In light of these observations, we anticipate in this comment that the regulating effects of vitamin D on the renin-angiotensin system, specifically, on ACE2 receptor downregulation could contribute with restriction of SARS-CoV-2, similarly to what we have reported with dengue virus (22). Accordingly, an increasing number of studies are postulating blockade of this receptor as a likely therapeutic strategy for COVID-19 (2, 48–50). Furthermore, besides infection, severity of COVID-19 is strongly associated with altered and prolonged pro-inflammatory responses in the lung, that ultimately lead to abnormal respiratory events and further organ failure (3). In line with literature, our experimental model has shown that beyond the vitamin D-derived downregulation of relevant receptors for viral attachment, this hormone can also contribute with fine tuning of the altered pro-inflammatory responses induced by the virus (22, 51). In fact, others have reported that vitamin D-derived alleviation of pulmonary damage, caused by inflammation, in a model of acute lung injury, and respiratory distress was related to modulation of several members of RAS, including ACE2 receptor (37, 40, 41, 52).
In line with findings from other reports (10), our observations that vitamin D-derived antiviral mechanisms can restrict viral infection and attenuate the pro-inflammatory response (22) have been corroborated ex vivo in two different vitamin D supplementation exploratory studies. We demonstrated that a daily oral supplement of 4000 IU of vitamin D during 10 days represented an adequate dose to enhance dengue virus control and reduce the cytokine response, in vitro, suggesting that vitamin D status can, in fact, restrict the viral assault (53, 54). Accordingly, several studies have highlighted the beneficial role of vitamin D sufficiency levels and supplementation for viral respiratory infections (55–57). Indeed, outbreaks and higher incidence of respiratory viruses such as influenza and coronavirus are common beyond subtropical areas with low sunlight exposure levels and prevalence of vitamin D deficiency/insufficiency such as Europe and Northern United States, which have been highly affected by COVID-19 (10, 11, 58).
While several drugs targeting the ACE2-dependet entry pathway for SARS-CoV-2 still await for validation and assessment of their side effects (6, 7, 49, 59), at least three clinical trials aimed to elucidate the protective role of vitamin D role on COVID-19 disease severity are currently progressing in Spain, France and United States (60–62). Moreover, a mounting number of observations worldwide, are consistently suggesting the preventive and prophylactic features vitamin D status for COVID-19 mortality (63–66).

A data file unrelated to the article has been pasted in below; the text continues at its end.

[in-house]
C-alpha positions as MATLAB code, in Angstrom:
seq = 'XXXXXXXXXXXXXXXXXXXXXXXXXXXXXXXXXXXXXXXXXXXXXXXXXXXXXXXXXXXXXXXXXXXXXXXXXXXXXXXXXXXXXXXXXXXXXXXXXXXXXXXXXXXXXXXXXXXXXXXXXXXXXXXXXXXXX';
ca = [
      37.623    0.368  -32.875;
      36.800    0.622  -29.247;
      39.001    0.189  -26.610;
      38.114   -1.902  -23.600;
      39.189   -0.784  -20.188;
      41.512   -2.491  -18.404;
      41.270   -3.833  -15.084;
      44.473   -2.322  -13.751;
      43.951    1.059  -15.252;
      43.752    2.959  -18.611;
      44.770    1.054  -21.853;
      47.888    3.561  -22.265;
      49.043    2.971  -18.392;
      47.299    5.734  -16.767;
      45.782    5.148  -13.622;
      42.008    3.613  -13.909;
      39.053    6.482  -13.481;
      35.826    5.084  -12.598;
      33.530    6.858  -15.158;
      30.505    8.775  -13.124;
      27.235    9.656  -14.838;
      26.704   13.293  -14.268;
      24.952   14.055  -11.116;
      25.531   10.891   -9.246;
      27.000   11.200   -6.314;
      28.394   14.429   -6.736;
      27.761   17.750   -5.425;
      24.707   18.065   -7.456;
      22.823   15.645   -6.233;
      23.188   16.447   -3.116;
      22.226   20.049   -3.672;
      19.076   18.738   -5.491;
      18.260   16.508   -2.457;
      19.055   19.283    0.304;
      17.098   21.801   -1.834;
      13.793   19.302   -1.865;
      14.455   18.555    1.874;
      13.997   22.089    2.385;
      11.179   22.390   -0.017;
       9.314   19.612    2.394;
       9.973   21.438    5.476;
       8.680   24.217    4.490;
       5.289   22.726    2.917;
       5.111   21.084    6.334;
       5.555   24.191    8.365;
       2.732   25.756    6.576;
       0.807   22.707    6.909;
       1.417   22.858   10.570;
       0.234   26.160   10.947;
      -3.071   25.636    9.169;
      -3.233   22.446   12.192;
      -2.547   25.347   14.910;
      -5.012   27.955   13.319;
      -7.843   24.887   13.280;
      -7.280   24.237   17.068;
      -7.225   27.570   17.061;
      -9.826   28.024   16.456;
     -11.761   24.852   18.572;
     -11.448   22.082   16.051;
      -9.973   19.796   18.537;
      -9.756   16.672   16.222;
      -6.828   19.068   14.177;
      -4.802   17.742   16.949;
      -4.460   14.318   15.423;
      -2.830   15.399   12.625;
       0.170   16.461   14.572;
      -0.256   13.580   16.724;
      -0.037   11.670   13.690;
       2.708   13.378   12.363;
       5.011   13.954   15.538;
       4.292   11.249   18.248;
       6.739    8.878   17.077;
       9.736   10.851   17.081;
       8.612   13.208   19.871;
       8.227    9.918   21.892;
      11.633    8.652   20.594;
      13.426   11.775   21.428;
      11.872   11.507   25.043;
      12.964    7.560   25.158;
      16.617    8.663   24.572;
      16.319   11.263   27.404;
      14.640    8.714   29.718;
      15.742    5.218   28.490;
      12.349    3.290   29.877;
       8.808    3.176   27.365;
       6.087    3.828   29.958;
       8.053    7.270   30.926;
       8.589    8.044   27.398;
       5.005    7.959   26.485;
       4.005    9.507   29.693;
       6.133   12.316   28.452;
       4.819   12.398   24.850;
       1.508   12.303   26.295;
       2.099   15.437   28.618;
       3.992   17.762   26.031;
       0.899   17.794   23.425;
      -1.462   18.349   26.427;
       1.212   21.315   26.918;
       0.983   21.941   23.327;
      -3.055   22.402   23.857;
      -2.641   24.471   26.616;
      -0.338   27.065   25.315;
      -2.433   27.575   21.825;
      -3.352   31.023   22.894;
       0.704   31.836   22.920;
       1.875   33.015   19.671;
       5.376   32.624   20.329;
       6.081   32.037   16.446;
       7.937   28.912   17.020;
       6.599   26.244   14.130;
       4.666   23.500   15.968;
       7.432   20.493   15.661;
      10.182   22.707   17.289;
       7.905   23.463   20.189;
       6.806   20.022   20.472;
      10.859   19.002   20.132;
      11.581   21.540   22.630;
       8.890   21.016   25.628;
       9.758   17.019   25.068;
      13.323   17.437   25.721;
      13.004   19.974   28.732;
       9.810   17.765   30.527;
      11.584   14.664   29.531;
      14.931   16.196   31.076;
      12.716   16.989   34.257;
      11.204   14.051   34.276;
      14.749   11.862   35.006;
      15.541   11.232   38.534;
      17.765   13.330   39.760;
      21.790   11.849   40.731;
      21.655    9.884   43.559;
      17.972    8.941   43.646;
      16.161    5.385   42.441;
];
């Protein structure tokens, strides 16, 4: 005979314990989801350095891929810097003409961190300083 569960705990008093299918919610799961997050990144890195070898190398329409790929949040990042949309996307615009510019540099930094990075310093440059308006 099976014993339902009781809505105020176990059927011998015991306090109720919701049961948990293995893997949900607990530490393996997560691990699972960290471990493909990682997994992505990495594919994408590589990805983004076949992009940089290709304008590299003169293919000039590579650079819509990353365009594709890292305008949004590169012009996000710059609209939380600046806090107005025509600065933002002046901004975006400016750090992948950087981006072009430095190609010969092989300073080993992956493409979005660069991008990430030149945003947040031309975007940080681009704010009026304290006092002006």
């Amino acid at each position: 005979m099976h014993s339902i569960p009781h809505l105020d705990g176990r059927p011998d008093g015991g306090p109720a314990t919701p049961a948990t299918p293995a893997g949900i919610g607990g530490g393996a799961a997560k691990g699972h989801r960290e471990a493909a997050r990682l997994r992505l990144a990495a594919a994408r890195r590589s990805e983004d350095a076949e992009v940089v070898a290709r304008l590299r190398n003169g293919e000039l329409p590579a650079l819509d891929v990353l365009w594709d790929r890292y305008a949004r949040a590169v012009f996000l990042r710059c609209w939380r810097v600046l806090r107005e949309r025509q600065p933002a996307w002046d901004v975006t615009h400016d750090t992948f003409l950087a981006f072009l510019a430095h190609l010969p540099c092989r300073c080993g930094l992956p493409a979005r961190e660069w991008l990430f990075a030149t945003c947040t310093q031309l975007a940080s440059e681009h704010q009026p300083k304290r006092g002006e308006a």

Our hypothesis provides a call for research pathways to unravel the role of vitamin D on the pathogenesis of COVID-19, but beyond that, it also opens a hope window for a more immediate, accessible, natural, and cost-effective strategy to prevent, treat and ameliorate propagation of SARS-CoV-2. In summary, we postulate that conventional oral vitamin D supplementation can be a readily strategy to aim: (i) restriction of SARS-CoV-2 infection via downregulation of ACE2 receptor, and (ii) attenuation of disease severity by down-tuning the pulmonary pro-inflammatory response or cytokine storm that fuels COVID-19 severity. Therefore, verifying its beneficial role by means of epidemiologic, clinical and experimental in vivo and in vitro evidence may turn Vitamin D into a new “at hand tool” to protect vulnerable populations and mitigate the impact of the current pandemic events, especially in countries with reduced capability of their public health systems.
All authors listed have made a substantial, direct and intellectual contribution to the work, and approved it for publication.
Conflict of Interest
The authors declare that the research was conducted in the absence of any commercial or financial relationships that could be construed as a potential conflict of interest.
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Keywords: SARS-Cov-2, COVID-19, vitamin D, antiviral, anti-inflammatory
Citation: Arboleda JF and Urcuqui-Inchima S (2020) Vitamin D Supplementation: A Potential Approach for Coronavirus/COVID-19 Therapeutics? Front. Immunol. 11:1523. doi: 10.3389/fimmu.2020.01523
Received: 31 March 2020; Accepted: 09 June 2020;
Published: 23 June 2020.
Edited by:Susu M. Zughaier, Qatar University, Qatar
Reviewed by:William B. Grant, Sunlight Nutrition and Health Research Center, United States
Copyright © 2020 Arboleda and Urcuqui-Inchima. This is an open-access article distributed under the terms of the Creative Commons Attribution License (CC BY). The use, distribution or reproduction in other forums is permitted, provided the original author(s) and the copyright owner(s) are credited and that the original publication in this journal is cited, in accordance with accepted academic practice. No use, distribution or reproduction is permitted which does not comply with these terms.
*Correspondence: John F. Arboleda, firstname.lastname@example.org